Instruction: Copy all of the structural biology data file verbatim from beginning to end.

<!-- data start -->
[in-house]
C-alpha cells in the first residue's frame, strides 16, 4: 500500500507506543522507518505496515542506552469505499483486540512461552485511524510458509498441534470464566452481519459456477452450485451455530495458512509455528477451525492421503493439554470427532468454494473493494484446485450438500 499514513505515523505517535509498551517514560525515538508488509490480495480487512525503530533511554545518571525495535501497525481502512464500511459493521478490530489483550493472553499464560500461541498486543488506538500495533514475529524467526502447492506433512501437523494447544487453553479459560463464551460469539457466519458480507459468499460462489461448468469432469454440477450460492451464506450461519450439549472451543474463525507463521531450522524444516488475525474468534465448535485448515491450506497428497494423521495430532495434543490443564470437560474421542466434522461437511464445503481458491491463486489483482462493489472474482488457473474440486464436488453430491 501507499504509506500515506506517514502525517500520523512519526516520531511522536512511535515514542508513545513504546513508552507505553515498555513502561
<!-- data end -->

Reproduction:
[in-house]
C-alpha cells in the first residue's frame, strides 16, 4: 500500500507506543522507518505496515542506552469505499483486540512461552485511524510458509498441534470464566452481519459456477452450485451455530495458512509455528477451525492421503493439554470427532468454494473493494484446485450438500 499514513505515523505517535509498551517514560525515538508488509490480495480487512525503530533511554545518571525495535501497525481502512464500511459493521478490530489483550493472553499464560500461541498486543488506538500495533514475529524467526502447492506433512501437523494447544487453553479459560463464551460469539457466519458480507459468499460462489461448468469432469454440477450460492451464506450461519450439549472451543474463525507463521531450522524444516488475525474468534465448535485448515491450506497428497494423521495430532495434543490443564470437560474421542466434522461437511464445503481458491491463486489483482462493489472474482488457473474440486464436488453430491 501507499504509506500515506506517514502525517500520523512519526516520531511522536512511535515514542508513545513504546513508552507505553515498555513502561